The USERRA rights and benefits notice includes specific details about reemployment rights. It also includes an explanation about health insurance protection and anti-discrimination rights for uniformed service members. The USERRA notice provides resources for uniformed service members who are having employment difficulties. The notification also provides resources for individuals whose rights have been violated under USERRA. The USERRA notice contains detailed information on the following topics:
Individuals who leave to go into the uniformed services have a right to their previous position at their previous place of employment once they return from their service duty. In order to qualify to regain their position, individuals who leave for the uniformed services must provide either written or verbal notice in advance of their service duty. Individuals trying to regain their civilian employment must also have less than five years of service in the uniformed services while with that particular employer and they must return to their civilian job in a timely manner after leaving the uniformed services. Lastly, in order to regain a civilian position, these individuals must be in good standing with the uniformed services.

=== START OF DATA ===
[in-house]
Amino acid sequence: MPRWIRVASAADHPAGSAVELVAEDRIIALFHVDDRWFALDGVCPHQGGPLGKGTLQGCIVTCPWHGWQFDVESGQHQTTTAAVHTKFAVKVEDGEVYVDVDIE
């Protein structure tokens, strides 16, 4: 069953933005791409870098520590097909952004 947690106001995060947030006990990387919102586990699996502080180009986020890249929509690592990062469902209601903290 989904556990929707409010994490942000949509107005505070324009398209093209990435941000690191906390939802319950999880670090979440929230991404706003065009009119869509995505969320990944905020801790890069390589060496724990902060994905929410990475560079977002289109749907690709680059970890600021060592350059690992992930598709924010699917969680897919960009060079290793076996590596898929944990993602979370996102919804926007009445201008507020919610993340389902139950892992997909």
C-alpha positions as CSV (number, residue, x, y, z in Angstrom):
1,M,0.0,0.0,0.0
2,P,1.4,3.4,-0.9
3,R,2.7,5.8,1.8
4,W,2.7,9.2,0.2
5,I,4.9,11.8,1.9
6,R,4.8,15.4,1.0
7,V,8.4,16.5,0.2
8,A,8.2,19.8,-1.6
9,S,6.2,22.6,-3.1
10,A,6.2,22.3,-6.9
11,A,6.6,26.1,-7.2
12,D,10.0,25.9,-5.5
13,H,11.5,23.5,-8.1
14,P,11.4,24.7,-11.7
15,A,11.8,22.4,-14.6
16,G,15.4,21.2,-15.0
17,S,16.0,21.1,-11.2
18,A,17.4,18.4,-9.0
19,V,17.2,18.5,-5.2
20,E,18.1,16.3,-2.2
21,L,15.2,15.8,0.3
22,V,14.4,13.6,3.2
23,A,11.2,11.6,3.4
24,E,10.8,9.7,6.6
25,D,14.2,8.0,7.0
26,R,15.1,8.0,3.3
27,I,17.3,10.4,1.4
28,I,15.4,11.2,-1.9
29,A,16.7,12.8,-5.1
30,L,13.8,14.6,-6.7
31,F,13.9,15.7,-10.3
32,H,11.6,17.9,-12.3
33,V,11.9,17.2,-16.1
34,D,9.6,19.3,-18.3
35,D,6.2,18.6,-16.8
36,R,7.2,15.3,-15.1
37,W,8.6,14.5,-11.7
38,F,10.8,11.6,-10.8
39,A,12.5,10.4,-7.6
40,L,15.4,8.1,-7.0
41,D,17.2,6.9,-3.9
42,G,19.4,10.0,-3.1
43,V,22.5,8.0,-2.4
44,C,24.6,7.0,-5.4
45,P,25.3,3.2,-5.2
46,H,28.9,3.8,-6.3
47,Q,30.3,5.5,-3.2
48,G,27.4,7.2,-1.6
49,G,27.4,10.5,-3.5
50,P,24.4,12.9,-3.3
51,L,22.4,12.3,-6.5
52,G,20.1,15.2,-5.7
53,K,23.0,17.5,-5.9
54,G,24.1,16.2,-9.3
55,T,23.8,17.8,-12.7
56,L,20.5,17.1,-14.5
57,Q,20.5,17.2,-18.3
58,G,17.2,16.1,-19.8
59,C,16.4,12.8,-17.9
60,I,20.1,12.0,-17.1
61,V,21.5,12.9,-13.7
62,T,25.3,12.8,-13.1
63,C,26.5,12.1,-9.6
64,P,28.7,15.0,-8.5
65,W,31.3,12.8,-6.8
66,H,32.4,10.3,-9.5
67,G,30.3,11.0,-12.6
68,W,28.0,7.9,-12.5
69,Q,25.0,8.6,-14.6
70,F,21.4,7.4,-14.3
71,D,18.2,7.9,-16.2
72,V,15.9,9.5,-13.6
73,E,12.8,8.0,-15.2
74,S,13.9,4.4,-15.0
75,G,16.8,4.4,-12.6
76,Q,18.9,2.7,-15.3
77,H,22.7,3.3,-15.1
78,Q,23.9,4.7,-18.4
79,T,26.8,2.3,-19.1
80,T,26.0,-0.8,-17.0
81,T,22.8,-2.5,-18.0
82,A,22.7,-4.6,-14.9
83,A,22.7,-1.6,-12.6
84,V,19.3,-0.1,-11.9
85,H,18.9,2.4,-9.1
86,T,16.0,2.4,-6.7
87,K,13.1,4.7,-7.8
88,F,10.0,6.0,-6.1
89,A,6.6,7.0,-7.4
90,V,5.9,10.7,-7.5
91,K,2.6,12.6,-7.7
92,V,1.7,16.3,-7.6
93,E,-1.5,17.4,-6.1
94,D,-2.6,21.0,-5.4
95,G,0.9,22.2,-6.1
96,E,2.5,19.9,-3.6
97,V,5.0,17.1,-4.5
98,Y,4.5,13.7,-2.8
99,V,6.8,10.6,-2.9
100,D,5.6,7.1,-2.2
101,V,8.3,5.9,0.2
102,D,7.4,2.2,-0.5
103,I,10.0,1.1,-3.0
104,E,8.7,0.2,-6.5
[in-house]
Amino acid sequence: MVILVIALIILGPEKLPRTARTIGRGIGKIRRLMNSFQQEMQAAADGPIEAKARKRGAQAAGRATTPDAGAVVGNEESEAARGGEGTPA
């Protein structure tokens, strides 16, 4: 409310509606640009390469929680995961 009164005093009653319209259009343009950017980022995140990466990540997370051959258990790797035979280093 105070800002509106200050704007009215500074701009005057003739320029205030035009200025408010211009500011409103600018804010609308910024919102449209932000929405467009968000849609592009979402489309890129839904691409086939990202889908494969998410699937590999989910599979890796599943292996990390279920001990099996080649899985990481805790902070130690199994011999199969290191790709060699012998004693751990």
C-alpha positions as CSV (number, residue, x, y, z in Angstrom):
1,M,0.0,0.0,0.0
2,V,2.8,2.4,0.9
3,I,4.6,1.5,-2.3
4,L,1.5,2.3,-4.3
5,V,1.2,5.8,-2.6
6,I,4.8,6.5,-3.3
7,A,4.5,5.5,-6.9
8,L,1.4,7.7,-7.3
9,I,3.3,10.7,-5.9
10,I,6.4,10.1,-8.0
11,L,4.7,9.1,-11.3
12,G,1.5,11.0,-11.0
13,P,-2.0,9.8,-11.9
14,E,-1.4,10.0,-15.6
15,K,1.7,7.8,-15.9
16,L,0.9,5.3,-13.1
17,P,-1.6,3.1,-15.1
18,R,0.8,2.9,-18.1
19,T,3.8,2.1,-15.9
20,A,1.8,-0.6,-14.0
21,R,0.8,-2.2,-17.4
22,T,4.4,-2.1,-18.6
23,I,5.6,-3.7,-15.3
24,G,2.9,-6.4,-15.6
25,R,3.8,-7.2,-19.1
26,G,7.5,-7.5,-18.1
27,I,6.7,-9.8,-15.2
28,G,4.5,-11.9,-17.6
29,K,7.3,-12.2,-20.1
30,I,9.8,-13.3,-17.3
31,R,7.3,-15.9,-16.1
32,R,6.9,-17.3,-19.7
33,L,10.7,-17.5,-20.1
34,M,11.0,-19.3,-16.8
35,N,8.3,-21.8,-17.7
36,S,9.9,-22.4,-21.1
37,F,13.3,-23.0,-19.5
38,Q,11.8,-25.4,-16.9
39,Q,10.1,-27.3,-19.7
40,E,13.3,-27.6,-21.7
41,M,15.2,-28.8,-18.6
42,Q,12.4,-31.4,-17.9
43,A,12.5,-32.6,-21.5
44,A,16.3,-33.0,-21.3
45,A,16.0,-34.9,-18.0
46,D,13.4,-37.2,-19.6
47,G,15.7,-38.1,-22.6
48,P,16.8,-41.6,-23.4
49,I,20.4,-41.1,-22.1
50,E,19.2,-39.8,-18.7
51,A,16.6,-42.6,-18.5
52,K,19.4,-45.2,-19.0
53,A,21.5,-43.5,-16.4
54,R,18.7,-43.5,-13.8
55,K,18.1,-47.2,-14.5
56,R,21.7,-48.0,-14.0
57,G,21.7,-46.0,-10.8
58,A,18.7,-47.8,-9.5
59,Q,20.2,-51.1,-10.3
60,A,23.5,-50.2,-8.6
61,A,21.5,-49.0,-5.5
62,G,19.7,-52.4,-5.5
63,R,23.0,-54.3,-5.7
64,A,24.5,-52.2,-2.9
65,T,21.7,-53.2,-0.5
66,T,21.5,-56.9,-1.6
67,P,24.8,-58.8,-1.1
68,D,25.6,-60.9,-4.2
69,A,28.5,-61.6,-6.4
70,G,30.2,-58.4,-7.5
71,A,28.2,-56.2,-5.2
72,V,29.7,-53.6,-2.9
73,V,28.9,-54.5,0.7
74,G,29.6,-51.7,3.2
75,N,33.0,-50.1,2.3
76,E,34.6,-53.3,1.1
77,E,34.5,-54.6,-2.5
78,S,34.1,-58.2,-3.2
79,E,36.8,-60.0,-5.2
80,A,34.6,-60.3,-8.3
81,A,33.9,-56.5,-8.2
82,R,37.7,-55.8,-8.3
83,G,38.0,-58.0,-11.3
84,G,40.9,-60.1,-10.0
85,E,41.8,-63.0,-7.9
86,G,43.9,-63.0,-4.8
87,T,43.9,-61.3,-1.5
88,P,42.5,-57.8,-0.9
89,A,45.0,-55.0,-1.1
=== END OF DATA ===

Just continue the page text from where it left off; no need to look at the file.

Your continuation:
Health Insurance Protection
Individuals who leave their civilian employment to perform military service have the option to retain coverage from their civilian employment health insurance plan for themselves and their dependents. Coverage may last up to 24 months after leaving their place of civilian employment.
Right Against Discrimination and Retaliation
Your employer may not discriminate or retaliate against you as a past or present member or applicant of the uniformed service, including in initial employment, reemployment, employment retention, promotion, or benefits. Employers must not discriminate against veterans with disabilities. Employers may not retaliate against any individual seeking rights under Uniformed Services Employment and Reemployment Rights Act or any individual who helps another individual retain those rights.
Individuals who believe their rights have been violated by an employer may file a complaint with the Veterans Employment and Training Service (VETS). Violations may be investigated and civil action charges may be taken.